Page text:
Mastering Mentoring 1 A New Series

I have been writing a series called “Leadership Barometer” for the past couple years. Thus far there are 100 articles in the series.  At this point I am not tapped out, so  that series will continue, but there is a subset topic that deserves a new series of its own. The topic is mentoring: specifically mentoring for leaders.

My observation has been that there are many candidates to become great leaders, but the world still suffers from a shortage of great leaders. The problem is not having enough candidates but having adequate teachers. When teaching skills such as leadership, we usually refer to the activity as “mentoring.”

The reason so few high caliber leaders take the time to mentor other leaders is that they are so consumed with being successful themselves; there is very little time to mentor others.  I consider that mindset as a big mistake. Unfortunately, the problem is very common.

For this series, I will use my experience to recall many techniques that I have found helpful when mentoring would-be leaders.  I will also share some caveats or things that do not seem to work very well.  Each article will focus on just one facet of mentoring.

One negative practice has sunk many a well-intended mentoring effort. If we start to think of a mentoring effort as a “program,” we start off on the wrong foot.  Often groups will do a kind of “matching” effort in order to pair people who should work well together.

The more senior person (called the mentor) is introduced to a protege, with whom he or she will work in the future. This mechanical pairing of people has a low batting average in terms of a solid long term mentoring relationship. The reason is simple; to achieve a sustainable effort both parties must benefit by the relationship.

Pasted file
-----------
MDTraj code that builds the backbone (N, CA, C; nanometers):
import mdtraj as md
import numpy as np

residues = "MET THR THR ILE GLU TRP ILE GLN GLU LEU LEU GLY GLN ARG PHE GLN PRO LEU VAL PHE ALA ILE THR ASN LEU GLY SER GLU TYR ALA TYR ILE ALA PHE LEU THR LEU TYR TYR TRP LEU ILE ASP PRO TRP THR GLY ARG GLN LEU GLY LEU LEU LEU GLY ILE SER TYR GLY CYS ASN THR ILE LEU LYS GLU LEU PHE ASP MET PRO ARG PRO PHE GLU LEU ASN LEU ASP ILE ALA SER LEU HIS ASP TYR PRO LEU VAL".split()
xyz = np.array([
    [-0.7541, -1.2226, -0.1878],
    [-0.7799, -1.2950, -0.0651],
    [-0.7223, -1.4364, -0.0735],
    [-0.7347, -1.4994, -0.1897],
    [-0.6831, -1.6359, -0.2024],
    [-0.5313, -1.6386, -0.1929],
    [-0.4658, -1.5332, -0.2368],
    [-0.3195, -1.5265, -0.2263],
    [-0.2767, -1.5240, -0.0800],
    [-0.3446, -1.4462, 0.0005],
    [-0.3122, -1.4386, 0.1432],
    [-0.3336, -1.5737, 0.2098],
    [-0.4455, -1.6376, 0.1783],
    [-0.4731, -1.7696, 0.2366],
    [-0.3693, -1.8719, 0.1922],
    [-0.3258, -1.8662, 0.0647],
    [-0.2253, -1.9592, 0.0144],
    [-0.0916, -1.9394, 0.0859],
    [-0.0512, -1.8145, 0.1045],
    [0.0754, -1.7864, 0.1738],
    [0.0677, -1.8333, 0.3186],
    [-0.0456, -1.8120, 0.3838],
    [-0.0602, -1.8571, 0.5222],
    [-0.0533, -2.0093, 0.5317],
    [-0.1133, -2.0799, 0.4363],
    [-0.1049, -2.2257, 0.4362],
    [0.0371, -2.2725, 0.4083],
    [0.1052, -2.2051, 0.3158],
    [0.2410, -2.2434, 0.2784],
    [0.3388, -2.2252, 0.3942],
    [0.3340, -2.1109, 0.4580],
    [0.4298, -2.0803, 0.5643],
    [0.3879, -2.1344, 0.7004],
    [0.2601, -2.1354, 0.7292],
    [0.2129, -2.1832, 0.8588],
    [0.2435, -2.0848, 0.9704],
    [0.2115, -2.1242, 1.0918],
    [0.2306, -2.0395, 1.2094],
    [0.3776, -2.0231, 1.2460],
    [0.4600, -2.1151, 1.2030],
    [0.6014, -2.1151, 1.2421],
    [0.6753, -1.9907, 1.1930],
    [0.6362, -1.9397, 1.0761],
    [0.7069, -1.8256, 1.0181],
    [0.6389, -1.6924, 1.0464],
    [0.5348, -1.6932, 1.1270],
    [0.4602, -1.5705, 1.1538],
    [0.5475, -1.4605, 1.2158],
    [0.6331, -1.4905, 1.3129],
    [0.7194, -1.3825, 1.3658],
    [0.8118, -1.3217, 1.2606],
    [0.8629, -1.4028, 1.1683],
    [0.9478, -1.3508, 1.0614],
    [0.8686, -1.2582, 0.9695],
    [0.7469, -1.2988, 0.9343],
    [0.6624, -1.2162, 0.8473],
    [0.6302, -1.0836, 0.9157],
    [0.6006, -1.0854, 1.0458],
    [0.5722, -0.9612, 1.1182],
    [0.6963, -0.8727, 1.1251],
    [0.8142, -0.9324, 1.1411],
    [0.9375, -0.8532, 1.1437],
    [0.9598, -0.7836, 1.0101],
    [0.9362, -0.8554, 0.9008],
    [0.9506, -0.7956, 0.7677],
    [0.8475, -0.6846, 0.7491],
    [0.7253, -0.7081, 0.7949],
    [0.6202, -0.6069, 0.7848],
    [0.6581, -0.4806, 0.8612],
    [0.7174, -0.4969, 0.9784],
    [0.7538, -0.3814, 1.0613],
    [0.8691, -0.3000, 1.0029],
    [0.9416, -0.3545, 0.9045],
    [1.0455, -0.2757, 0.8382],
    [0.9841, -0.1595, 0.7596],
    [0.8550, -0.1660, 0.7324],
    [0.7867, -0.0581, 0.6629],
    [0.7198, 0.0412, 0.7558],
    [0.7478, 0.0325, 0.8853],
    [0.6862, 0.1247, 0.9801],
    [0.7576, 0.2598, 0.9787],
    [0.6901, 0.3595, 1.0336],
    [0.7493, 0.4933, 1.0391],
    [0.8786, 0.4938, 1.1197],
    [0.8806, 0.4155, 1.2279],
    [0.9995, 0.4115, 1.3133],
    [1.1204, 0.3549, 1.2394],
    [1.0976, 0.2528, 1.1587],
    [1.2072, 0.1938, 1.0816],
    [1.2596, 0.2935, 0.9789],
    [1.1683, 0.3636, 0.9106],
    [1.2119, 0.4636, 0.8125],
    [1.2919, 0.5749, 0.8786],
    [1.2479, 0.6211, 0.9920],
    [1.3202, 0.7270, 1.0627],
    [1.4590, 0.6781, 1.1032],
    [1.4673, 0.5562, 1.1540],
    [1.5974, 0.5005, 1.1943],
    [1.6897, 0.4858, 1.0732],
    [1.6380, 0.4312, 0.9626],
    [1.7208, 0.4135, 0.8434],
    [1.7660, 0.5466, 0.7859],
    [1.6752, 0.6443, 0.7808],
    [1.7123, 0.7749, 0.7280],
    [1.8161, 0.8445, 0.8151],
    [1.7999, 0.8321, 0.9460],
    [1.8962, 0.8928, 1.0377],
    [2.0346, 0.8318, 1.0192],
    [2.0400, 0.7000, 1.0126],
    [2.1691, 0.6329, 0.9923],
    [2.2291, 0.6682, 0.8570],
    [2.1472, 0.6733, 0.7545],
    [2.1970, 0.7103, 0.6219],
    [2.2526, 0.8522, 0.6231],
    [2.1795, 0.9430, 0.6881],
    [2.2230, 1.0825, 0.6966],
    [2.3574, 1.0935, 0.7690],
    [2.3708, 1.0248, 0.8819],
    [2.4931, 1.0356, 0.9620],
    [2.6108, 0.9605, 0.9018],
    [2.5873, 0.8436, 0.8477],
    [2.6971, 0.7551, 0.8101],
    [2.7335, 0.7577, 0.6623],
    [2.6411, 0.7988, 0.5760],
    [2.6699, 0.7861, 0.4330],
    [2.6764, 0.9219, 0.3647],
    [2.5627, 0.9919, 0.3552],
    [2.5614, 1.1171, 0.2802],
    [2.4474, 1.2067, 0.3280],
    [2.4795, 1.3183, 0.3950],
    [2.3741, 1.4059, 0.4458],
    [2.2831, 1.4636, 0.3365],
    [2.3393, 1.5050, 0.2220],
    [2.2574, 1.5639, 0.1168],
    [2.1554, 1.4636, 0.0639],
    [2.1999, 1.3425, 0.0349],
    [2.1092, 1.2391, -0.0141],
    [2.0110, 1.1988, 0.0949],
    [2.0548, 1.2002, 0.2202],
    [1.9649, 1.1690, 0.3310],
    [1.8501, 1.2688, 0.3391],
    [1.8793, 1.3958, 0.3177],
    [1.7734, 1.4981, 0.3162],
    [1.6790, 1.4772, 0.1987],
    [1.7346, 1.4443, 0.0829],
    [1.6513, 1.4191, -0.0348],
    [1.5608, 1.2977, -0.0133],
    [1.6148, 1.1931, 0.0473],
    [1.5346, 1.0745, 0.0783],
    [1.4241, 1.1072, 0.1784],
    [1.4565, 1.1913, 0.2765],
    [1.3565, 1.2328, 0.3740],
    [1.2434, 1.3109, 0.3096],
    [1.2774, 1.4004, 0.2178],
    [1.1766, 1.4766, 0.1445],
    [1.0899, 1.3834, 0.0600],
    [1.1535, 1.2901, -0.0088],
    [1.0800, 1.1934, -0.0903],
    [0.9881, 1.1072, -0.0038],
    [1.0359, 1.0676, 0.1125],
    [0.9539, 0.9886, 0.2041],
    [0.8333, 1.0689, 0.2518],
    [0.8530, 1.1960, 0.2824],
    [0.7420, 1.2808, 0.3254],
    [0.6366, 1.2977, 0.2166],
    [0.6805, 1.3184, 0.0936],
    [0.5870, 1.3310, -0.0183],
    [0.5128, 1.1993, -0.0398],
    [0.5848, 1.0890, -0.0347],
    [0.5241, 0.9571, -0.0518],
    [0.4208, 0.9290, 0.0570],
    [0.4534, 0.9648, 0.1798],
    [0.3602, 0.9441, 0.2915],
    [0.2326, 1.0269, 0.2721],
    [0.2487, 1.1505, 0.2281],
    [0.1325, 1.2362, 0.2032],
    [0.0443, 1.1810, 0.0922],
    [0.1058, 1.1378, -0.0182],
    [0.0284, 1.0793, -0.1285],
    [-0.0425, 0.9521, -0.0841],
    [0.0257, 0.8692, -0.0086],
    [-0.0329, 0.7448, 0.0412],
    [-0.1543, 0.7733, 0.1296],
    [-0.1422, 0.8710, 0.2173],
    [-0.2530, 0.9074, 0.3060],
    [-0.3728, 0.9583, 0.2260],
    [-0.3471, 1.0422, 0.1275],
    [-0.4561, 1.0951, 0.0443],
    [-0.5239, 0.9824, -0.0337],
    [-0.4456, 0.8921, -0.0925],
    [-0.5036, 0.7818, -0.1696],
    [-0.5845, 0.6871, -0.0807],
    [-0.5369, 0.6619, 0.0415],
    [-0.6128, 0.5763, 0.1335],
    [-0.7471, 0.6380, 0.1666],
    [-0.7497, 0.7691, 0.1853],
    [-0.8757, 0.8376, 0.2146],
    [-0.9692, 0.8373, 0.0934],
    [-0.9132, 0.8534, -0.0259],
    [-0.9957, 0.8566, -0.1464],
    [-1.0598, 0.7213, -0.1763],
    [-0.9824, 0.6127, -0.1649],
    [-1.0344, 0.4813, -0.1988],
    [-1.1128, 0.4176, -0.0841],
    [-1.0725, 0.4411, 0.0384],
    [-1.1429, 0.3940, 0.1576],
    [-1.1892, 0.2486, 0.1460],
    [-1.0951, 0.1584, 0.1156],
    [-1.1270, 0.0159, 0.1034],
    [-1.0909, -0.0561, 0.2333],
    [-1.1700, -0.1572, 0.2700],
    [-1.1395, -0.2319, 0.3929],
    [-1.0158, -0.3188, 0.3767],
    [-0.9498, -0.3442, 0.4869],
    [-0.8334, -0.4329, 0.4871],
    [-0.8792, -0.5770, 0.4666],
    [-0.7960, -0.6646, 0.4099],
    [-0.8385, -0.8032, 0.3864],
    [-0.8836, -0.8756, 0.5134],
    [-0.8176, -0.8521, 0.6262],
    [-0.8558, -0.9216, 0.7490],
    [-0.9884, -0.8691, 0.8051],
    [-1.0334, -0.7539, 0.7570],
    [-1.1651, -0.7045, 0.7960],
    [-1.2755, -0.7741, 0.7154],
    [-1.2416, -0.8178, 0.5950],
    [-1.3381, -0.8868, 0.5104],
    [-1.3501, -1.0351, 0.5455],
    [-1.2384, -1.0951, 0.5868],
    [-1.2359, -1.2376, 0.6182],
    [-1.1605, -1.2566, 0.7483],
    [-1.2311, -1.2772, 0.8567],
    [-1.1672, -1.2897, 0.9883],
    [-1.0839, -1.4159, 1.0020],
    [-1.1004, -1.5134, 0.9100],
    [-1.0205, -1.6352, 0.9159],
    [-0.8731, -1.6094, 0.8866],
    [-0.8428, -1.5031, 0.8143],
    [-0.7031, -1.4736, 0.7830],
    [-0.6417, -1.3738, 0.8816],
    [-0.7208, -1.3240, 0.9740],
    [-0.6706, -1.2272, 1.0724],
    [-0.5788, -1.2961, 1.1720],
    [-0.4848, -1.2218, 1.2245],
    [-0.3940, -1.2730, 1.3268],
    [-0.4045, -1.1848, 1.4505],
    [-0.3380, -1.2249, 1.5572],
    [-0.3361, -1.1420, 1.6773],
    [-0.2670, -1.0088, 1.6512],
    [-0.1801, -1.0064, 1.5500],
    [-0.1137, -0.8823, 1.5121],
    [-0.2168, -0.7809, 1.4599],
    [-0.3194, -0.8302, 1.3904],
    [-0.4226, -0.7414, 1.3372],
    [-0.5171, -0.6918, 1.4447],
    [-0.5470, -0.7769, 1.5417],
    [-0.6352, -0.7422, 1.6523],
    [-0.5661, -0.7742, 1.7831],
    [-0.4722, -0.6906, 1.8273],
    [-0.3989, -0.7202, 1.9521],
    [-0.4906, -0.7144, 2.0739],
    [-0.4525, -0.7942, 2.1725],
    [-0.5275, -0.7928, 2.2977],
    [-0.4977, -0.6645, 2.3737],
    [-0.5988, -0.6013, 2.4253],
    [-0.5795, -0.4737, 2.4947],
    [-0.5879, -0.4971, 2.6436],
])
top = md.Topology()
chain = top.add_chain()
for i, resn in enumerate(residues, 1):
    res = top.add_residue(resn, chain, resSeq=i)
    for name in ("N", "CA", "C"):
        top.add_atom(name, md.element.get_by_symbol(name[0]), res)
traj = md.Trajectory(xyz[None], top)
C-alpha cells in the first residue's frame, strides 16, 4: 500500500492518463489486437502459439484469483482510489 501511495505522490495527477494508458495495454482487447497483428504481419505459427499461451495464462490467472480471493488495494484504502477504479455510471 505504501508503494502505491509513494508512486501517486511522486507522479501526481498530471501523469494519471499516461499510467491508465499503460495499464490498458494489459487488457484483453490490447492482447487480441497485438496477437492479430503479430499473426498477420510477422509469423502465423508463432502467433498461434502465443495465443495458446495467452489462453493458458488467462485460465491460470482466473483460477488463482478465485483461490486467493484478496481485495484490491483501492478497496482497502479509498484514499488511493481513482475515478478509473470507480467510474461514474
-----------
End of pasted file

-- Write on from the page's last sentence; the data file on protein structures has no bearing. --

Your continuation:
The way to avoid this common trap is to not think of mentoring as a program. Instead, encourage individuals to seek out a person who would resonate with them personally and who is willing to provide access. Don’t over administer the relationship with fixed meeting schedules or forms to fill out.  Let the relationship progress at a rate and with such tools as the two people invent themselves.

This “ownership” by both parties is a critical first step.  Each party will be interested in making the relationship work and be willing to invest time and effort into a process that they mutually own.

In my own case, I was blessed with a very strong mentoring relationship with a senior leader.  We did not call it “mentoring,” we just had a very close relationship where we both got large advantages out of spending time together. There was no paperwork or fixed schedules to adhere to, rather the interfaces occurred naturally as the opportunities for coaching became evident.

Communication was almost daily, and it was mostly done through the mode that was most comfortable for the mentor. In this case voice mail was used extensively to coach each other. I, the protege, gained insights and techniques in the form of ideas or suggestions. My mentor gained by my sharing my observations of how my mentor was engaging the entire population. So, we were kind of coaching each other along on a daily basis for more than 25 years.

The first piece of advice in this series is to encourage the organic formation of mentoring relationships and do not over-administer the effort as a “program.”  You will be much more successful in the end.


Bob Whipple, MBA, CPTD, is a consultant, trainer, speaker, and author in the areas of leadership and trust.  He is the author of: The Trust Factor: Advanced Leadership for Professionals, Understanding E-Body Language: Building Trust Online, Leading with Trust is Like Sailing Downwind, and Trust in Transition: Navigating Organizational Change.  Bob has many years as a senior executive with a Fortune 500 Company and with non-profit organizations. 

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